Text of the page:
Airball: EA Sports Decides to Spin-off NBA Jam After NBA Elite Demo Makes Gamers Physically Ill

So Peter Moore must read WG (not surprising).  It seems EA Sports has miraculously realized the idiocy of their plan to release NBA Jam, the game you are currently imagining being HELLA FUN as a one-time download with a fresh purchase of NBA Elite ’11, the “new” iteration of the basketball-simulation  schlock that’s been the cause of countless controller smashings over the last decade.  In case you missed it, you can read all about me bashing that “strategy” last month right here.  Anyway, It seems the Elite demo was so buggy and universally criticized [YOUTUBE] that EA head Peter Moore announced that the game would be indefinitely delayed.  Since NBA Jam is basically good-to-go (it has been around for 20 years), it will be released separately.

“Unfortunately, NBA Elite 11 is not yet ready and we have made a decision to delay next month’s launch,” Moore said, without specifying a new release date. “The decision to delay NBA ELITE was hard because the game has great promise. But ultimately we feel this is the right thing to do. We’ve been making steady progress on basketball for the past few years and it’s going to take extra time to make the game.”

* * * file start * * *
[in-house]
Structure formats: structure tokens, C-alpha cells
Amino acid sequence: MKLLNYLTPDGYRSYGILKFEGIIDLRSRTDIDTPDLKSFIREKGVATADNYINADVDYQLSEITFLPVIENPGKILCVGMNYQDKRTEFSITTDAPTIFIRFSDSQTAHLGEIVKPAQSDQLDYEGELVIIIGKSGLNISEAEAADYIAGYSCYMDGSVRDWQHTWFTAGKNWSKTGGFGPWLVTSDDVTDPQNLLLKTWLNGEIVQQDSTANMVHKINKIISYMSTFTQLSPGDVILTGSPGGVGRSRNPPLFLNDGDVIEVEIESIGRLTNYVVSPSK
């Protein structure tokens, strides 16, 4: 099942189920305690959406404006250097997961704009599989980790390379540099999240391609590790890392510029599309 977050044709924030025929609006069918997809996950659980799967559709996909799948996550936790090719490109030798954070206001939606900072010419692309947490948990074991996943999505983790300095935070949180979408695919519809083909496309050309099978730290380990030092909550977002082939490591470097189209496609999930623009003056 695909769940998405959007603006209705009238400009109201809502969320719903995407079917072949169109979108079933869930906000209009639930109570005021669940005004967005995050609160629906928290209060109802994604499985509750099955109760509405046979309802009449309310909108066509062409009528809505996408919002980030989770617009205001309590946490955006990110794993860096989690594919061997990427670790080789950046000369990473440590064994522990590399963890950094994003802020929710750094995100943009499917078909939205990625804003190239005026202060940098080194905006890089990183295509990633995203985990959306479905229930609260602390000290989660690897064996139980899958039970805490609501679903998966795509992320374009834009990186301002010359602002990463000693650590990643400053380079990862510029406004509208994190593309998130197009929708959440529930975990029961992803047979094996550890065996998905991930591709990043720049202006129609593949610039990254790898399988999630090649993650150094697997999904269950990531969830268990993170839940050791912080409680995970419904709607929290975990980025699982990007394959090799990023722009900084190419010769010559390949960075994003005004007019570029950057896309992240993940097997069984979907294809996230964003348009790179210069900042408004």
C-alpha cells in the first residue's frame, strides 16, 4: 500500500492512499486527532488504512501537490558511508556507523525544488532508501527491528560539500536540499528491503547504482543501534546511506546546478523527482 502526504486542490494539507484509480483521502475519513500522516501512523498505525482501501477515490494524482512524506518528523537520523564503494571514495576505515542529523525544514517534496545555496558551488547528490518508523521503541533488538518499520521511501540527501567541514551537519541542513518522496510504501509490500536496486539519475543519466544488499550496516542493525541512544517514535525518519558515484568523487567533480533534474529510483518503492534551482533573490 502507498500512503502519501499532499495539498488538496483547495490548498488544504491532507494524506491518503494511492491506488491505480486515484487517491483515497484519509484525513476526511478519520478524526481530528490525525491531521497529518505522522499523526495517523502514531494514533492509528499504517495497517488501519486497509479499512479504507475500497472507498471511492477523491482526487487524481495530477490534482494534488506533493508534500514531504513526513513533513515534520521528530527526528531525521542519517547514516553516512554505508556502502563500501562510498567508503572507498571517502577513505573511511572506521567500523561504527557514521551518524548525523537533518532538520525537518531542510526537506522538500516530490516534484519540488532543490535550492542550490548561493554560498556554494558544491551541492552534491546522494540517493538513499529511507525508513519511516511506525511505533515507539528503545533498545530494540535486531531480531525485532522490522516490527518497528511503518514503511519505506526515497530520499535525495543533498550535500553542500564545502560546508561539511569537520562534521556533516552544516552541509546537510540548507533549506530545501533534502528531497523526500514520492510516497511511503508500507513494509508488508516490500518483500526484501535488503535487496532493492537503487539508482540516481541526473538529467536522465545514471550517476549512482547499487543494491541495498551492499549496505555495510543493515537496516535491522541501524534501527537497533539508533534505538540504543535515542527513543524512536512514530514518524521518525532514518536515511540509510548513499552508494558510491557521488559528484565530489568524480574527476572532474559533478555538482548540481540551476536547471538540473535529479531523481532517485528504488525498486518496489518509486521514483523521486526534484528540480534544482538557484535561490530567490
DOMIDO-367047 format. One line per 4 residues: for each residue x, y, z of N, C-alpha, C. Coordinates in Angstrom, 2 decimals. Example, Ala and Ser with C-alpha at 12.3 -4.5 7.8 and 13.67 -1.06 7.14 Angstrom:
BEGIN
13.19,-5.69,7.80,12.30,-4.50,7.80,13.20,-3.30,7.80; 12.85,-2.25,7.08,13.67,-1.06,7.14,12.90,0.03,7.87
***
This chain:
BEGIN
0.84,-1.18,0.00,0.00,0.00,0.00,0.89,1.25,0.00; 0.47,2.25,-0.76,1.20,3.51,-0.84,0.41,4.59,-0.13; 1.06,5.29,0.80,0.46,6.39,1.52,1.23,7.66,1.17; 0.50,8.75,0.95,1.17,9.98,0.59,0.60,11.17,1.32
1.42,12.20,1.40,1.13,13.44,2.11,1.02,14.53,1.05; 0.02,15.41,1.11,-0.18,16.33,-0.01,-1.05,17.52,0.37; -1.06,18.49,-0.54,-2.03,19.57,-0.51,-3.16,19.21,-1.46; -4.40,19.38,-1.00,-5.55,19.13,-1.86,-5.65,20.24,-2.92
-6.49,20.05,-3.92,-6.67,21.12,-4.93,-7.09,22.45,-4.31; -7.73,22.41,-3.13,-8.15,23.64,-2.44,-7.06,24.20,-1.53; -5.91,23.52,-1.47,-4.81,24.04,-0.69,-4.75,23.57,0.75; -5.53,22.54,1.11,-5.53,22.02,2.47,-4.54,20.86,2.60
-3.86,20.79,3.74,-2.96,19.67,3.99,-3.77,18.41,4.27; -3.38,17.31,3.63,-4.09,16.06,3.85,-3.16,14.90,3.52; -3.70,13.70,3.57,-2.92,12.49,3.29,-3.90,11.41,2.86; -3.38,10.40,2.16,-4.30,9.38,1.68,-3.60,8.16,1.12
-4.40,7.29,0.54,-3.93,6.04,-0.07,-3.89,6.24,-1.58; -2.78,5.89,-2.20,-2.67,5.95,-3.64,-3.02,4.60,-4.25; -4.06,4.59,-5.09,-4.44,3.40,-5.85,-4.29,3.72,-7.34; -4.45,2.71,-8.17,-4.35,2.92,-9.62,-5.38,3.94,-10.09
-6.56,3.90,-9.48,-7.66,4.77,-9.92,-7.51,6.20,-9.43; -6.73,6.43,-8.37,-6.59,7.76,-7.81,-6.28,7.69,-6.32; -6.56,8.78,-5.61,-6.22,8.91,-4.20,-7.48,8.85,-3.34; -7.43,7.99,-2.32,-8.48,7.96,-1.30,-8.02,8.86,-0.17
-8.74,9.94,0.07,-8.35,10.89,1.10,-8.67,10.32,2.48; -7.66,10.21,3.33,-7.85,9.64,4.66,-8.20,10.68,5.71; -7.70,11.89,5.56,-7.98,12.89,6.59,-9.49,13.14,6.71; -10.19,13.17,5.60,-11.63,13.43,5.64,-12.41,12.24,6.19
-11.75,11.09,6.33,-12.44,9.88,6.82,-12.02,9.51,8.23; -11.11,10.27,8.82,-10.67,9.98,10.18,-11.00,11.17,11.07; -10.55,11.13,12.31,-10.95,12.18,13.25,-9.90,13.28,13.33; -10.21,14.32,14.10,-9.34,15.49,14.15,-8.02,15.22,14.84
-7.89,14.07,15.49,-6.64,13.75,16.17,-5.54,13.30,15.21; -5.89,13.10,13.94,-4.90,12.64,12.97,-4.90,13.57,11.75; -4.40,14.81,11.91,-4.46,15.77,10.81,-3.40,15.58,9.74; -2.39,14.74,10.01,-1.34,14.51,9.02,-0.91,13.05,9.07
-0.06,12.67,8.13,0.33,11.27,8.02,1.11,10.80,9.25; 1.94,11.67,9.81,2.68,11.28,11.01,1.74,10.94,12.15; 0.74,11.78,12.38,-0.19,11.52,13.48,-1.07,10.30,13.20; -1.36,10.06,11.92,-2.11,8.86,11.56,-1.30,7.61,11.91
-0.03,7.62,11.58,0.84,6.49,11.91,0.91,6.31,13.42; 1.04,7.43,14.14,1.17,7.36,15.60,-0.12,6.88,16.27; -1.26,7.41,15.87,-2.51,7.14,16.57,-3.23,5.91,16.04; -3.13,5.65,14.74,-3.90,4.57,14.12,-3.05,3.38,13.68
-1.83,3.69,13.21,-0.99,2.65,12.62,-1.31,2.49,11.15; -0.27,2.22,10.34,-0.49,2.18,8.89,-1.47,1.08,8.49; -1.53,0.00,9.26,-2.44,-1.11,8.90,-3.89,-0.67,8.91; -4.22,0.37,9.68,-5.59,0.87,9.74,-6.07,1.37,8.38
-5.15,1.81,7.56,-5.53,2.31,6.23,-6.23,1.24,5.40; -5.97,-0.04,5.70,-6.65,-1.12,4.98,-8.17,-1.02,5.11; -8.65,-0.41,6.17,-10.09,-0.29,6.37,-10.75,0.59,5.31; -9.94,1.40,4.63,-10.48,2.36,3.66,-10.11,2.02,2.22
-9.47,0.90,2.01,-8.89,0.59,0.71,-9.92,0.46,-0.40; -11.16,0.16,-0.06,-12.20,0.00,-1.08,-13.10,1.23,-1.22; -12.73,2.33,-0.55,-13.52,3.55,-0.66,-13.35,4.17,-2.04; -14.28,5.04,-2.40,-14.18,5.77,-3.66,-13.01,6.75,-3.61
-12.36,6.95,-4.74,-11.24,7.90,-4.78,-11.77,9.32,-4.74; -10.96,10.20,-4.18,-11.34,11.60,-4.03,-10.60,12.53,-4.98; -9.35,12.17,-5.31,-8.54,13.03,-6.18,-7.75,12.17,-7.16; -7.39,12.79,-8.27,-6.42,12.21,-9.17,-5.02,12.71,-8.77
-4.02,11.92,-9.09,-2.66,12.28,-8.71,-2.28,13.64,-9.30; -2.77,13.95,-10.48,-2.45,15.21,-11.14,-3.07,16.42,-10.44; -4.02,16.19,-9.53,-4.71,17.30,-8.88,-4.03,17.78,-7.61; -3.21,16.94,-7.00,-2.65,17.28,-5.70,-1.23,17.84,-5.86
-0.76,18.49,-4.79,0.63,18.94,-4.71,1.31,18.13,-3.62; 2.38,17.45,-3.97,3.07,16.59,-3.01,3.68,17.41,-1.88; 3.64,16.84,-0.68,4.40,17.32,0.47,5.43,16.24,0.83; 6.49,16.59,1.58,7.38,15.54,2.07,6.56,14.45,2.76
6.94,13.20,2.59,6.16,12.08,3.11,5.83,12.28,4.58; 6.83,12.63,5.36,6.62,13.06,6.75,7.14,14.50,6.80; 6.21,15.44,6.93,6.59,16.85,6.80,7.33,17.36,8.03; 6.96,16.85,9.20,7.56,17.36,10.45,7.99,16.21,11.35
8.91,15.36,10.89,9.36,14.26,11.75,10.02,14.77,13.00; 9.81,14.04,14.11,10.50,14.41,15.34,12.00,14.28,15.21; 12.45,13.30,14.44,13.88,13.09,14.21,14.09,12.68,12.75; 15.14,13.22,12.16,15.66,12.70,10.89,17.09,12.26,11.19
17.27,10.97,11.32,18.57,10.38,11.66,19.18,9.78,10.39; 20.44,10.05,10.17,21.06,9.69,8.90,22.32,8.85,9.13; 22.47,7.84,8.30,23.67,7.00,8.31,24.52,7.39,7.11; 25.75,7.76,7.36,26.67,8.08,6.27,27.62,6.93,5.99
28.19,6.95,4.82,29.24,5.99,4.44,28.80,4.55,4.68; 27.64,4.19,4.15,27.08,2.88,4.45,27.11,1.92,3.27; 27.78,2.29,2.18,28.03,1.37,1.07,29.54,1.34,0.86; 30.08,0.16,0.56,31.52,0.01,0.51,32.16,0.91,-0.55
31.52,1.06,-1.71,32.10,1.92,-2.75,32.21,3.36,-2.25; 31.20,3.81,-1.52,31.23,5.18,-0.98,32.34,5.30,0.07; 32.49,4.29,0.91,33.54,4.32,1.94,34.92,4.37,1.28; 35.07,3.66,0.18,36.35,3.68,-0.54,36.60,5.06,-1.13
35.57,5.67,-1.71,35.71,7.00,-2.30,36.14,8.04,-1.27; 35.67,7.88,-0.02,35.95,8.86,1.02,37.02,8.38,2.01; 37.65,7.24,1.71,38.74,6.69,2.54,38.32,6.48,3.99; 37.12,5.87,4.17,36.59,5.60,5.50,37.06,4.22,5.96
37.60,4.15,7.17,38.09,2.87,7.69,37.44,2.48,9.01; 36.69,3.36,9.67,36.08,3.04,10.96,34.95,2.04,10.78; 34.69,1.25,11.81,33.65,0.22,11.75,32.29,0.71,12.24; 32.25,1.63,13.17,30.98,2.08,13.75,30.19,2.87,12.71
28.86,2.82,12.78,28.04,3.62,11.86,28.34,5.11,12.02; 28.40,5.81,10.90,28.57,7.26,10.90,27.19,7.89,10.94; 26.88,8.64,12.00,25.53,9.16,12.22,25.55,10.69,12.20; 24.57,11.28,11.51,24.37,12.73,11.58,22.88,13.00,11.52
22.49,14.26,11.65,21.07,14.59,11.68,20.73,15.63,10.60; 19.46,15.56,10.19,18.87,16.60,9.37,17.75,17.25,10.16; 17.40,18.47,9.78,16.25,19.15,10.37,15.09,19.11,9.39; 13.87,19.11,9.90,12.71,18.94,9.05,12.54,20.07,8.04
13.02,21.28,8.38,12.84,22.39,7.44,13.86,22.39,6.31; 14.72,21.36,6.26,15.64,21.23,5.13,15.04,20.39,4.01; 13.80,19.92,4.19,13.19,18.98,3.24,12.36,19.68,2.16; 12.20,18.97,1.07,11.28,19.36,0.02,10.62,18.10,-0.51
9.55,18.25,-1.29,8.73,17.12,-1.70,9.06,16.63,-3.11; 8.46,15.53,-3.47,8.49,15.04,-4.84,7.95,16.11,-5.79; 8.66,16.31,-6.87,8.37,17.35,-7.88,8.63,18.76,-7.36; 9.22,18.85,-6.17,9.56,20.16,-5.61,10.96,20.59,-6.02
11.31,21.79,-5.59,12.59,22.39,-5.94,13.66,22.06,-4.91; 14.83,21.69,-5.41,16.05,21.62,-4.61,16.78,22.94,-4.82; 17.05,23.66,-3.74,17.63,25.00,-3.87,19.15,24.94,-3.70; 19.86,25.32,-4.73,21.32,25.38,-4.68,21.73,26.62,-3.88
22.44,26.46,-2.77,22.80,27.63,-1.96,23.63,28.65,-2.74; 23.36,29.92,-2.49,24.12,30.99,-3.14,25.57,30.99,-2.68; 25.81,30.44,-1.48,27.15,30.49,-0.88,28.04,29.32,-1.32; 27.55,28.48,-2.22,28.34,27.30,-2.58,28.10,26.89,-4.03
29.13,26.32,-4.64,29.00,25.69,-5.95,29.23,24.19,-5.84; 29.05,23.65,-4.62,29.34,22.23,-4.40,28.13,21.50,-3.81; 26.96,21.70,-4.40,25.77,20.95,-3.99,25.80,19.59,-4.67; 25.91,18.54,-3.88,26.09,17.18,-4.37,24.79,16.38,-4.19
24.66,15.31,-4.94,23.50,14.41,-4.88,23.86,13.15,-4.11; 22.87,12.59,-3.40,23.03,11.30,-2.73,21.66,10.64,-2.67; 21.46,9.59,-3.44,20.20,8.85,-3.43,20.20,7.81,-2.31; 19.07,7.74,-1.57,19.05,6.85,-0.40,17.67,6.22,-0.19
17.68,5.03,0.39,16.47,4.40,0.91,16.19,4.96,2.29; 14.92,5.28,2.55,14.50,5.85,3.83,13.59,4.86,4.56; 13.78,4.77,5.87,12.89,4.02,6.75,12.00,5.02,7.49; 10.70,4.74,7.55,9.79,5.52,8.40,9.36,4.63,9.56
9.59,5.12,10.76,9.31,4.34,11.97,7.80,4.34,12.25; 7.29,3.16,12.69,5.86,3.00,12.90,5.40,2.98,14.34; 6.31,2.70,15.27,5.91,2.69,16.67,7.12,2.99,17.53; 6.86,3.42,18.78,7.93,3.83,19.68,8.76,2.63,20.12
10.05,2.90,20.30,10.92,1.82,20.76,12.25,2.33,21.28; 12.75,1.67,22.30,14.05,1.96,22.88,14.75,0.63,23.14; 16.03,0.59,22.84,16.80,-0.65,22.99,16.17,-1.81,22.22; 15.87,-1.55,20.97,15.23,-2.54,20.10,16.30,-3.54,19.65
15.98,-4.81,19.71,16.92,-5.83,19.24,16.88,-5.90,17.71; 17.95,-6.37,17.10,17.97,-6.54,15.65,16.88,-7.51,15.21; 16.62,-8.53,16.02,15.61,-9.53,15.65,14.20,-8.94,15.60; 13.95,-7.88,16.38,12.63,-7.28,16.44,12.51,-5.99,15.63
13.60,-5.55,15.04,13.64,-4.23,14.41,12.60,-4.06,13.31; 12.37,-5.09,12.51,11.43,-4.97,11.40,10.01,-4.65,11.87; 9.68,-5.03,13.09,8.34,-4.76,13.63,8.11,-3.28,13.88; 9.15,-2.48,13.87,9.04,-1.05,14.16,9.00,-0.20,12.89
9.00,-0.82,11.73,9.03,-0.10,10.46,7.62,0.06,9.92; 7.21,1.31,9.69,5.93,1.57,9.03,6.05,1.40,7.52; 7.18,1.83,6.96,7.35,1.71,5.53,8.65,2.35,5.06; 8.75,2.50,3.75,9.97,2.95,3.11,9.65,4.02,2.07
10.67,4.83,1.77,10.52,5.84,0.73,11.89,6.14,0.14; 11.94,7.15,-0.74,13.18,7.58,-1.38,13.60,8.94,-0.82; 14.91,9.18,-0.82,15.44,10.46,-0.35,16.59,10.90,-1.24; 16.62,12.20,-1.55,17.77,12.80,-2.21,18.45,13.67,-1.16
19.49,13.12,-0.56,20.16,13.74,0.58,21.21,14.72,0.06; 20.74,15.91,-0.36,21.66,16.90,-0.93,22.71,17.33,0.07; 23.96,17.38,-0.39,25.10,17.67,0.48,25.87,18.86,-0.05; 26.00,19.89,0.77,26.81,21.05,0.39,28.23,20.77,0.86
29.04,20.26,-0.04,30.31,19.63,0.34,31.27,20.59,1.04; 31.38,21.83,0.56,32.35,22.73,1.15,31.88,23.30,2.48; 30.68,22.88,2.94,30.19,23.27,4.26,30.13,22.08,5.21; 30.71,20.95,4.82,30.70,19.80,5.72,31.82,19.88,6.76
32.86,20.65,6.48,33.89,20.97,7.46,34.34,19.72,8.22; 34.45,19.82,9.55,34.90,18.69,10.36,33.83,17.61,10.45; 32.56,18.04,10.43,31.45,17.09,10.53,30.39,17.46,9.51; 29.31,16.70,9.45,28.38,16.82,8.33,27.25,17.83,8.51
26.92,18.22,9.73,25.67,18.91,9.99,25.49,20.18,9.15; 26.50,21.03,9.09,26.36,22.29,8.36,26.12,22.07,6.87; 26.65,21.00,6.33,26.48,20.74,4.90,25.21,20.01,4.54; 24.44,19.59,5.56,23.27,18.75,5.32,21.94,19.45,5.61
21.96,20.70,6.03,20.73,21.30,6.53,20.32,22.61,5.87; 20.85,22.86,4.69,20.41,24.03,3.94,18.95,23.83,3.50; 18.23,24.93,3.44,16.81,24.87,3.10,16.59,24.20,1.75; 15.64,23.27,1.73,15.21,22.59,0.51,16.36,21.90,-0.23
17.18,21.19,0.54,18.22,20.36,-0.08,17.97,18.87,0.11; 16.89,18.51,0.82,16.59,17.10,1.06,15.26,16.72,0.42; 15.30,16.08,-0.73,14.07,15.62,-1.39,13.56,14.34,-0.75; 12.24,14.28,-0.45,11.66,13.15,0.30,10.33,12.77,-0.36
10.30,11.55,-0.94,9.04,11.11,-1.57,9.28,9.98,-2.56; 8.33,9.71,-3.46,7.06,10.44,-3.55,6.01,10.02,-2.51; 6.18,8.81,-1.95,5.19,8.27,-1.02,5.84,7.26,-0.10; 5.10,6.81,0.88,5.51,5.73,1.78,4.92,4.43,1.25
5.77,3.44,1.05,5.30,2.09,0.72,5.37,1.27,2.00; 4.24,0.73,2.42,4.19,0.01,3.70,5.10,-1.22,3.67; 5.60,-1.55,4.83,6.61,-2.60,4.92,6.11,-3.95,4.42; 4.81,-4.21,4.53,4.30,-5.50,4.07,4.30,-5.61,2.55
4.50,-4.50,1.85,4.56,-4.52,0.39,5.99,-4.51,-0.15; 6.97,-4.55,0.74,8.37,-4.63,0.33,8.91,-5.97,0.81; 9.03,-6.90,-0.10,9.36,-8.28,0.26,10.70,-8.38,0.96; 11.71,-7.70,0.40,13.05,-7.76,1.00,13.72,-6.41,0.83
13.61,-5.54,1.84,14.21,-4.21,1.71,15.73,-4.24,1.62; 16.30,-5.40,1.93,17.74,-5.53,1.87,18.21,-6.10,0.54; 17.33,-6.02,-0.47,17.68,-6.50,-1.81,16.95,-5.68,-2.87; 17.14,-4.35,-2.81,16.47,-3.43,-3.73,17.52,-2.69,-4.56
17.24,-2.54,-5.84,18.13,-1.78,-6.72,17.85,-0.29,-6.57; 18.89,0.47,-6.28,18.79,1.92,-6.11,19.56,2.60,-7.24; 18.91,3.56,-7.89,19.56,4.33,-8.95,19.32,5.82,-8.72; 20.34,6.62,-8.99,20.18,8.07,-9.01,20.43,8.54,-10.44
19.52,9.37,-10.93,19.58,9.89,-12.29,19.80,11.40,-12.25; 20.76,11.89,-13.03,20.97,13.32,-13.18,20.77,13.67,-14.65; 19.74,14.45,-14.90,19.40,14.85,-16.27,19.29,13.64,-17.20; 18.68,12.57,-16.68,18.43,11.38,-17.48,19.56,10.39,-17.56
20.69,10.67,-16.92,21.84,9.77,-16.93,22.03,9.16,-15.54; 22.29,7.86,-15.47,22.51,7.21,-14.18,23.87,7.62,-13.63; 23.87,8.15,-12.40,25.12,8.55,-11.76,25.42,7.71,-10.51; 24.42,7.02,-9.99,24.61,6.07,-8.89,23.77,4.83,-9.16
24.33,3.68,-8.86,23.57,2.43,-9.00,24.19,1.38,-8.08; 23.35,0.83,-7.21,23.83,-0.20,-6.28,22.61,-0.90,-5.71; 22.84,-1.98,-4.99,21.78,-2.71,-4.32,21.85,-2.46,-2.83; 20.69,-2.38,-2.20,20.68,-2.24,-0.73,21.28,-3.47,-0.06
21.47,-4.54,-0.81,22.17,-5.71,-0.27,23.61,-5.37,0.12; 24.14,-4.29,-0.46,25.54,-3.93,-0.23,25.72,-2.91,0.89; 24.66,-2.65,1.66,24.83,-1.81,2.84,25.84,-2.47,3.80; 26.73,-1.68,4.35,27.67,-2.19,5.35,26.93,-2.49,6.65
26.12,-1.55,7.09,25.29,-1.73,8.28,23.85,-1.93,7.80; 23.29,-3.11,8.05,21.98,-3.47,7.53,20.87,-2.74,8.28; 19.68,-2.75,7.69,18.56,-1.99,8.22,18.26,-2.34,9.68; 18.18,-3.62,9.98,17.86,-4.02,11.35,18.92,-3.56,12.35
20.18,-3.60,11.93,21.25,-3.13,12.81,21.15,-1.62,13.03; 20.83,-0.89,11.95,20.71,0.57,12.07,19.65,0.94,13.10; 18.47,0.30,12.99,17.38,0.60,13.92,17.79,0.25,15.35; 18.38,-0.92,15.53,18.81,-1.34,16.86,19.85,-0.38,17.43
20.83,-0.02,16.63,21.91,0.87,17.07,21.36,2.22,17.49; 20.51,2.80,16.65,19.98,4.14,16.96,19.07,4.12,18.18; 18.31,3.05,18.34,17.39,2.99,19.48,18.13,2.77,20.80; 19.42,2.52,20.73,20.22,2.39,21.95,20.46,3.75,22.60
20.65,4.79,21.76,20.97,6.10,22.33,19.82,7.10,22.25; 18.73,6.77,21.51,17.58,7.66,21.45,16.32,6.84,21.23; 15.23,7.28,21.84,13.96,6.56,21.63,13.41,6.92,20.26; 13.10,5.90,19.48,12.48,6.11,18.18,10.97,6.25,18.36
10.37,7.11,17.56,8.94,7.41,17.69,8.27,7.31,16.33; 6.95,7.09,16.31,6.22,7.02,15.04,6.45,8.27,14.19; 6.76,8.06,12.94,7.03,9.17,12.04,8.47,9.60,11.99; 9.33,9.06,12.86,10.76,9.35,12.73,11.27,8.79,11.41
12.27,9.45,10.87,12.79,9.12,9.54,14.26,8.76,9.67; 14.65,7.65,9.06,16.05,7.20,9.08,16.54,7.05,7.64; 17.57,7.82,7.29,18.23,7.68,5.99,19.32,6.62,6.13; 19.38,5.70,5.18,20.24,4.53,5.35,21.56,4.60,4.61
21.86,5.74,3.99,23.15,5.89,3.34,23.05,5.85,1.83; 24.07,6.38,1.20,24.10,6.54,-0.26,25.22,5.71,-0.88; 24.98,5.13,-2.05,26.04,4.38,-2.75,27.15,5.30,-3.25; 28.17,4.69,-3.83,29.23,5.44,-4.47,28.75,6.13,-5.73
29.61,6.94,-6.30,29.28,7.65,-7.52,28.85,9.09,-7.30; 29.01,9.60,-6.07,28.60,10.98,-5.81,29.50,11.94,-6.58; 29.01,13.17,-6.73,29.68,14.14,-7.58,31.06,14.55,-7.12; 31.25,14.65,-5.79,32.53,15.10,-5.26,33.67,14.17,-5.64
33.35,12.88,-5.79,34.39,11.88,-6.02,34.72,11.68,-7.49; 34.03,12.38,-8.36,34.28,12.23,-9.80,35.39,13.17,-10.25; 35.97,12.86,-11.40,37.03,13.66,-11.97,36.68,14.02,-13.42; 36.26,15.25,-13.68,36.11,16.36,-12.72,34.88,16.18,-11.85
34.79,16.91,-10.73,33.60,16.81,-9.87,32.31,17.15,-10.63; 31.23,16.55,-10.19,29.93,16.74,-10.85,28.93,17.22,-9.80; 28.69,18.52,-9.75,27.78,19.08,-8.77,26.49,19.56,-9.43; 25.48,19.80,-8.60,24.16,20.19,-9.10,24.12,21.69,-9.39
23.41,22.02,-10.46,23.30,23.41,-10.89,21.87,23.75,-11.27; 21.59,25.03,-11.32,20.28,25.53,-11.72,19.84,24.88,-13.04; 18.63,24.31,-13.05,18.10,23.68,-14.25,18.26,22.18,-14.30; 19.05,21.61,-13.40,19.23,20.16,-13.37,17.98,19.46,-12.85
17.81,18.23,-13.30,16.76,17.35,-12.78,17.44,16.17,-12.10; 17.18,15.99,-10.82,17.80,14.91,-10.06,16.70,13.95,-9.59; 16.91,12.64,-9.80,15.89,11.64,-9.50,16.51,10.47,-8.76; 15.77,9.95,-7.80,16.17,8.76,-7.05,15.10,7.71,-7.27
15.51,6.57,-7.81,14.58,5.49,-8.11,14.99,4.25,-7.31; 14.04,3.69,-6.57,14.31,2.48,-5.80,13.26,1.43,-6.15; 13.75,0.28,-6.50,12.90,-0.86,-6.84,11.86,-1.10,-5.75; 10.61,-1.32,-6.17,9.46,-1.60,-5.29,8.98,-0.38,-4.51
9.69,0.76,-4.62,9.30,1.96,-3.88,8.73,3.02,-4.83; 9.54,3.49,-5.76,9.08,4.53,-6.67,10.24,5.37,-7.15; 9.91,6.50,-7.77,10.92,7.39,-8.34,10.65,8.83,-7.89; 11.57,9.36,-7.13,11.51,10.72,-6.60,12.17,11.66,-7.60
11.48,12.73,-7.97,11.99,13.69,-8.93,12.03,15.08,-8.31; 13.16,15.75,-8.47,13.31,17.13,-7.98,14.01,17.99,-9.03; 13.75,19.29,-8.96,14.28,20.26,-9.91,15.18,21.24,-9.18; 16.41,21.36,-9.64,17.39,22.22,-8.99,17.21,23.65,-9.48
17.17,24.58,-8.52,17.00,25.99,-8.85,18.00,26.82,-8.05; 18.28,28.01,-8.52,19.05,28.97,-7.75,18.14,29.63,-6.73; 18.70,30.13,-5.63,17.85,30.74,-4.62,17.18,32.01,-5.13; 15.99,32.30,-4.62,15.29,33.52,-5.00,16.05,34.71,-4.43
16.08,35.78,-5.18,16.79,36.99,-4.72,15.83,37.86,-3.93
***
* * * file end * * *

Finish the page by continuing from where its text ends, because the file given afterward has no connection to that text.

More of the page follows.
NBA Jam, the arcade-style two-on-two game also due on Oct. 5, will still ship on that date for the Wii. The PS3 and Xbox 360 version was to have been included with a free download code in NBA Elite 11. Moore said that game will now be a standalone product that will arrive “in time for the holidays.” He did not indicate a price point or if this will be a physical retail release or digital download.

Kotaku

Let me humbly point out that the important thing in all of this isn’t that I said that bundling the two games together was a crappy ploy, doomed to fail because it hinges on the assumption that people will actually willfully spend $60 on the crap that NBA Elite ’11 would surely be.  And it’s not that I predicted that NBA Jam would be spun off and available as an XBLA/PSN download within 3 months of launch.  No, it’s not all about being right here at WG, folks.  Sometimes, it’s about being SO RIGHT that the head of EA Sports had to publicly acknowledge the shittiness of his product, and announce on his official blog that he’s going to switch on over to the WG strategy, a week before the damn thing was set to launch.  MUAAHAHAHA! Dude ought to be thankful that he’s got the luxury of living in the world of demos, Internet message boards, and wannabe savvy bloggers like yours truly, or he might have released this thing and forced virtual-LeBron James to take his talents down to a landfill in New Mexico.